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The founders were libertarians
The founders were libertarians

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It is the year 1776, and the most famous day in all American history has dawned. A summer thunderstorm two days earlier had broken the rising Philadelphia heat, and by many accounts the day was cool and comfortable. The men of the Continental Congress had gathered, all of them intent on the task at hand.

That task had begun nearly a month earlier on June 7th, when Virginian Richard Henry Lee took the floor and moved that “… these United Colonies are, and of a right ought to be, free and independent states…” John Adams promptly seconded the motion, and the great debate began. Yankee delegates fought ardently for independence. Some representing the middle colonies wished for it, but could not speak for it without the consent of their constituents. Others fought it with all determination, sure the tiny Continental Army was doomed to fail. Arguments and counterarguments raged until after dark, and by June 10th it was decided the vote should be delayed. In the interest of being well-prepared, a Committee of Five was appointed to draft a written resolution of independence. Among the five selected were Benjamin Franklin, John Adams, and Thomas Jefferson. The Virginian, already known for his gift with the quill, they elected to do the writing.

For three weeks Jefferson worked, in his rented downtown flat. Far from home, he had none of his impressive library with him, and apparently no need of it. One of the best-educated and well-read men in the nation, Jefferson had the philosophies of freedom committed to heart. The ideas were not original. He drew on his own previous work for the Virginia Constitution, and that of contemporaries George Mason, James Wilson, and Thomas Paine. They, in turn, had drawn from the great thinkers of the Renaissance, John Locke and Frances Hutcheson. Who had themselves taken inspiration from ancient Romans like Cicero. No, the principles of liberty were nothing new. The brilliance of Jefferson’s work was its masterful eloquence, grace, and passion. All who read it were moved; now all the patriots needed was the vote of Congress for independence.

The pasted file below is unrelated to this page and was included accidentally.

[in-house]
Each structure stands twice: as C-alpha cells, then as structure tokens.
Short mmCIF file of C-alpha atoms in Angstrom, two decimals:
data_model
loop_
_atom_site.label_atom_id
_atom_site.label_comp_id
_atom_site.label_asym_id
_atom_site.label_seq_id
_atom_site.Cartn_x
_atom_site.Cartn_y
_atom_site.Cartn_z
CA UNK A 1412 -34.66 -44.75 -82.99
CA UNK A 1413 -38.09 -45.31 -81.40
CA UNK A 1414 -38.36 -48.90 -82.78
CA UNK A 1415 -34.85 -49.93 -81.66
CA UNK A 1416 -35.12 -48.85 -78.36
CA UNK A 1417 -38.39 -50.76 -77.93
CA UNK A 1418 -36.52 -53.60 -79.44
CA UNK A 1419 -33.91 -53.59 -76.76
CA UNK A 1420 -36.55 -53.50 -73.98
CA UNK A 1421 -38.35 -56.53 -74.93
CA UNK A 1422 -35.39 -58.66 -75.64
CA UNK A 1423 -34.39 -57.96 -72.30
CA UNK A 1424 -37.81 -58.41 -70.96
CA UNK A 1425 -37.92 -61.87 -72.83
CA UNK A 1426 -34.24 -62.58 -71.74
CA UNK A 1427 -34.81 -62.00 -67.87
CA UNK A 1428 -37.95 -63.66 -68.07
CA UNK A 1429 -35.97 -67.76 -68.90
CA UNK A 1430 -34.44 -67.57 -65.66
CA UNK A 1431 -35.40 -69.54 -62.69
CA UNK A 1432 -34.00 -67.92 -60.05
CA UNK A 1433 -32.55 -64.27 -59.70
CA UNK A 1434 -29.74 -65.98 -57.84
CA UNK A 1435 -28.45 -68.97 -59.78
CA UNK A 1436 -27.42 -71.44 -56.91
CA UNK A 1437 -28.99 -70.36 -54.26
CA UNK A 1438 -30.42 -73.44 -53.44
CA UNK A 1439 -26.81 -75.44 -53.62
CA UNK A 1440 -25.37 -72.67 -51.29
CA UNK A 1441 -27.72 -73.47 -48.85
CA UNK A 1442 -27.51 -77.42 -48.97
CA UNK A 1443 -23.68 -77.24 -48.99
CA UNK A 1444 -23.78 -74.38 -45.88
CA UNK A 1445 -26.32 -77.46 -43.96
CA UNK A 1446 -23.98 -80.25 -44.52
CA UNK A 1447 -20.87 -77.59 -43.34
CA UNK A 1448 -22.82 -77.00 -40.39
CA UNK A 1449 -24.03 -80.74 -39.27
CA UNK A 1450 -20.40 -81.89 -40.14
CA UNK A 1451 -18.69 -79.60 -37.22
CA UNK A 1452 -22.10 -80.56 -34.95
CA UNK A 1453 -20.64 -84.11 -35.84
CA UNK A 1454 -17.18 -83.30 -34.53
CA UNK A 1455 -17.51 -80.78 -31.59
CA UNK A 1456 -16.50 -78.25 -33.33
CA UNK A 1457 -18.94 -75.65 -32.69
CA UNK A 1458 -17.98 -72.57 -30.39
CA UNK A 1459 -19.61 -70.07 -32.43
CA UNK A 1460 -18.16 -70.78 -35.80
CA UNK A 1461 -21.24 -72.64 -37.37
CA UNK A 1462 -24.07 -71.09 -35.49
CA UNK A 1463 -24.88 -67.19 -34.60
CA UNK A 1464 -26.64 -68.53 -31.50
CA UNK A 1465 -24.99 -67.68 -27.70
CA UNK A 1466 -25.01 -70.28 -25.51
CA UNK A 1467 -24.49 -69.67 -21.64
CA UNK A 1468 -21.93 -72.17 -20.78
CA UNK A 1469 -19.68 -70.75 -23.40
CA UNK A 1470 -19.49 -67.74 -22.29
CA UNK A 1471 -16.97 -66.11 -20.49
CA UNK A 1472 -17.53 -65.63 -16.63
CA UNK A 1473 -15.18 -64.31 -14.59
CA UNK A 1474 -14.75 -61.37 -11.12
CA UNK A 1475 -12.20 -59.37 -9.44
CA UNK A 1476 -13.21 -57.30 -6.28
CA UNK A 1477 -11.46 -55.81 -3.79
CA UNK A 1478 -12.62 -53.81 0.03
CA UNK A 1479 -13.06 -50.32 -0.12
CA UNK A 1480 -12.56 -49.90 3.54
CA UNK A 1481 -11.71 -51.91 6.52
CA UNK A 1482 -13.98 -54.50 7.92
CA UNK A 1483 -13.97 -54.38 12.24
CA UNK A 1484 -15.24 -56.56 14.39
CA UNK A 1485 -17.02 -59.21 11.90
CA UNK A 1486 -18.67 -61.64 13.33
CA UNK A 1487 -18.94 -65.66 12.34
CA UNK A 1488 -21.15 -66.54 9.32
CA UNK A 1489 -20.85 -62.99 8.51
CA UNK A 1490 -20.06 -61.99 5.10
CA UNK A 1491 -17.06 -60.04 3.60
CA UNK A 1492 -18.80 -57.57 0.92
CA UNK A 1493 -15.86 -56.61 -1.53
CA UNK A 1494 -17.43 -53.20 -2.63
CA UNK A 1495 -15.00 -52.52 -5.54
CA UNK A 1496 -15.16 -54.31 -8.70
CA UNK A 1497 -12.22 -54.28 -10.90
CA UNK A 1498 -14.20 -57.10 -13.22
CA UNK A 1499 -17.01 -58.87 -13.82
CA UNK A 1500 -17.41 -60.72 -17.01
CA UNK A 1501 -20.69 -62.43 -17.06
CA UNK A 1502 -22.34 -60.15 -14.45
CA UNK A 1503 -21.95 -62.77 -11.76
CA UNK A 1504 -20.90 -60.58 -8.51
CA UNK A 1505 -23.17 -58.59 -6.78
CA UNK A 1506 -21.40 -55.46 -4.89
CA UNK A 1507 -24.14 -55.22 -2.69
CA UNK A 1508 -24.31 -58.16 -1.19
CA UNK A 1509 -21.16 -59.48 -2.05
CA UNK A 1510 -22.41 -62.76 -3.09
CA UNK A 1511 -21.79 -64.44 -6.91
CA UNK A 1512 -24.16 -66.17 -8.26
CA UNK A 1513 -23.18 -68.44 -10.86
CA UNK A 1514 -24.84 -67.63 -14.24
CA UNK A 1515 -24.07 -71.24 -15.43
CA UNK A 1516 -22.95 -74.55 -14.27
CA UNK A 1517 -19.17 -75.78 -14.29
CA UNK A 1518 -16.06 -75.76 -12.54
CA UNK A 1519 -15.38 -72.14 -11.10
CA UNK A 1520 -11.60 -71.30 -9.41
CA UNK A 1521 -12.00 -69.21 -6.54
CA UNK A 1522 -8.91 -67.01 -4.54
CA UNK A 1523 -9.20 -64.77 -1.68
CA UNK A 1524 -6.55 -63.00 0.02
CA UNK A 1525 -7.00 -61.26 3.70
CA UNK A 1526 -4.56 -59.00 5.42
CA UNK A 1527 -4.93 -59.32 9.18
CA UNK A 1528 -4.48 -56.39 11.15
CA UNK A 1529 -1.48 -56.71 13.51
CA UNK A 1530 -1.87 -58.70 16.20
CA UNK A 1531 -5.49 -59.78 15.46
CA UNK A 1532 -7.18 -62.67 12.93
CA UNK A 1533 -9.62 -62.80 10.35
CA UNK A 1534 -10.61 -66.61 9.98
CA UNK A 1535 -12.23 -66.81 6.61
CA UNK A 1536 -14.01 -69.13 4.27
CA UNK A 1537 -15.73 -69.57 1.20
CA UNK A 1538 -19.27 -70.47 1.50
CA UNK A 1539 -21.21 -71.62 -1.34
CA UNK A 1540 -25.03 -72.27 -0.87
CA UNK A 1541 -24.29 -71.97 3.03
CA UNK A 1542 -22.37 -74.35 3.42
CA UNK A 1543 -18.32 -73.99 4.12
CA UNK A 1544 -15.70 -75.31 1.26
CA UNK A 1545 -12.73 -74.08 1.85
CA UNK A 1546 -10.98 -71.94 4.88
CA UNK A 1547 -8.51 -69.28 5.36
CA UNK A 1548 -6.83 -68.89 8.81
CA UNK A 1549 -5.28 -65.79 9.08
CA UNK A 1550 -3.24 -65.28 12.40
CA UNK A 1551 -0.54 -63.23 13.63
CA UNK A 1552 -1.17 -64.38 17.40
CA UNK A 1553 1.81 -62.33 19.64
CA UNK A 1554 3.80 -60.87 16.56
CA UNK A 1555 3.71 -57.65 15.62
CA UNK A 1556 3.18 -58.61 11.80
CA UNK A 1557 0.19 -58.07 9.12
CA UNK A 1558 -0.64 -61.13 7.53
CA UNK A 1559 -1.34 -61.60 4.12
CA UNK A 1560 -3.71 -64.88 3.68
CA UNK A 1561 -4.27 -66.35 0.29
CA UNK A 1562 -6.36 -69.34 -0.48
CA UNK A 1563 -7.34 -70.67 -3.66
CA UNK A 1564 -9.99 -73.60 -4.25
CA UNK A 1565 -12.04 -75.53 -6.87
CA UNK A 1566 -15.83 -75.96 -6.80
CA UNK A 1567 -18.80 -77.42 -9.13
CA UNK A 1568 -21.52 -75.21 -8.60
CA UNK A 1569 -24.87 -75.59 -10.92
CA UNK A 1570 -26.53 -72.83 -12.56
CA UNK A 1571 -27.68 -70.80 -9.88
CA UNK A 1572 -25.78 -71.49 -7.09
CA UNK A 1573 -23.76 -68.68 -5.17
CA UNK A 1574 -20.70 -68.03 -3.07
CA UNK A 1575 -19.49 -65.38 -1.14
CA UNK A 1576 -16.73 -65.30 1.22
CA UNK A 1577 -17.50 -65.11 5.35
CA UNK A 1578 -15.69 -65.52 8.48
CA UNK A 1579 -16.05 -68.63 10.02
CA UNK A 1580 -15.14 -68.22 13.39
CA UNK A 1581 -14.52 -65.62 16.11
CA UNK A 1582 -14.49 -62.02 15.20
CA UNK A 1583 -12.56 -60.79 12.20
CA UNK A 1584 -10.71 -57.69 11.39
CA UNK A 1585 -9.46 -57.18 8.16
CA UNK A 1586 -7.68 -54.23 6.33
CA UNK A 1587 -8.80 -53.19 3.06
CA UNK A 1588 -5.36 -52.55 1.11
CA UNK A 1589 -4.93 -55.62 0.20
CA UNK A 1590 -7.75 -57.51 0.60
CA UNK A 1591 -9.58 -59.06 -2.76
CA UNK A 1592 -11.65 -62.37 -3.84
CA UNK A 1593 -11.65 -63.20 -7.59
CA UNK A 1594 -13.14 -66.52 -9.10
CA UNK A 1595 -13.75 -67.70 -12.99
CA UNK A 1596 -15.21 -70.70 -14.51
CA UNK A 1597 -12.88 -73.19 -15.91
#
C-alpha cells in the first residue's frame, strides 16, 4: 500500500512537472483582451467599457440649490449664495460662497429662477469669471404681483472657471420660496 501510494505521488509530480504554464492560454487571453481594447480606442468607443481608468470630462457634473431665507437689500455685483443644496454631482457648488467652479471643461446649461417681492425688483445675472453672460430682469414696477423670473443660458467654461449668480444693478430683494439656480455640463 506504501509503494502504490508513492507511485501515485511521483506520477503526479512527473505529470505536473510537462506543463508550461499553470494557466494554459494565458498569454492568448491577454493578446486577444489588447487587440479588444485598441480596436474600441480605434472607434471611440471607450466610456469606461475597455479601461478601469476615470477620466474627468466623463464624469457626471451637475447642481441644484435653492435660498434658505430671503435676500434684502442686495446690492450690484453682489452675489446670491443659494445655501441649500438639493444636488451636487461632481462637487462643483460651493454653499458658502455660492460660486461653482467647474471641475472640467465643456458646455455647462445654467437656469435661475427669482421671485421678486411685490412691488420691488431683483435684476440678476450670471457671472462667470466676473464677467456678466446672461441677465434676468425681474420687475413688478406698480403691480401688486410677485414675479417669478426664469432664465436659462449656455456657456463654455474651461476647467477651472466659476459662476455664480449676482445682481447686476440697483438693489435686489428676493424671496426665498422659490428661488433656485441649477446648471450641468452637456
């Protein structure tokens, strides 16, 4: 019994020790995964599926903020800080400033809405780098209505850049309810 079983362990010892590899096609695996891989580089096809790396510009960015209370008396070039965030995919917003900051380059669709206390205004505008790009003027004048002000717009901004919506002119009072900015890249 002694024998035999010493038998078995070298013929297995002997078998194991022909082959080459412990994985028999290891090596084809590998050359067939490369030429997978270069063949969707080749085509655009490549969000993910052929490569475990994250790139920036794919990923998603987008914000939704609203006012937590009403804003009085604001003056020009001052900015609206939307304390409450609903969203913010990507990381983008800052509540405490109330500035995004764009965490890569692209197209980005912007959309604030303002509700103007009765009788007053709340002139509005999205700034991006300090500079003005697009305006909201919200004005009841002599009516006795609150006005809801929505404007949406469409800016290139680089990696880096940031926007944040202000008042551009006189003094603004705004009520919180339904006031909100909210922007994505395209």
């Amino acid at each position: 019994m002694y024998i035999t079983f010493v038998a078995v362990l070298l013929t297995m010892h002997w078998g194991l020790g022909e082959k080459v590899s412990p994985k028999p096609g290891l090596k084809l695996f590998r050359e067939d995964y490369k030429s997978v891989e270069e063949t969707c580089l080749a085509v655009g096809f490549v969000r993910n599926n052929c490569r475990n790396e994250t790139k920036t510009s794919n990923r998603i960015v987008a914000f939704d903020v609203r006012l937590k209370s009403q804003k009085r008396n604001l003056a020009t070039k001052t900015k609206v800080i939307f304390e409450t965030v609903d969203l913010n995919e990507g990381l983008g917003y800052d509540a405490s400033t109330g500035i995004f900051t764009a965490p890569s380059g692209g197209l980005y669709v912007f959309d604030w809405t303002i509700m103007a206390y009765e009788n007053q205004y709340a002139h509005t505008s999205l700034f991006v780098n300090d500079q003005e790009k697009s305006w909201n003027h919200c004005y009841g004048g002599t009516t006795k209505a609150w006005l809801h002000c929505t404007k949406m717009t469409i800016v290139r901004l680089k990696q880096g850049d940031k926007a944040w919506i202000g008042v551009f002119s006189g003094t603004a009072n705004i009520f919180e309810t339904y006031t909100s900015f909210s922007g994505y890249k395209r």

The crucial turning point in America’s destiny came on July 2nd. A late arrival finally appeared, with his vote for independence, and the few remaining opponents chose to abstain from the meeting for the sake of Congressional unanimity. The vote, at long last, made the clean break from Great Britain. John Adams predicted, with some slight miscalculation, that July 2nd would forever more be celebrated in America with feasts and fireworks.

The ‘most famous day in all American history’ was far less dramatic. With the actual vote out of the way, Congressional approval of the written resolution was merely an afterthought. Jefferson, as all writers must, had suffered through editing and alteration of his text for the past day, and on July 4th Congress was finally satisfied. The accepting vote was quick and unanimous. No one signed it except for John Hancock and the Secretary Charles Thompson; it would be another month before the delegates added their signatures. Congress adjourned, and Jefferson went shopping for a thermometer and some gloves. But the deed had been done. Almost as important as the actual decision itself, Jefferson’s Declaration of Independence has stood through the centuries as an emblem of freedom in Americans’ hearts. His stirring words are taught to us in the earliest years of school, their meaning still as precious as the day he first wrote them.

We hold these truths to be self-evident, that all men are created equal, that they are endowed by their Creator with certain unalienable rights, that among these are life, liberty, and the pursuit of happiness.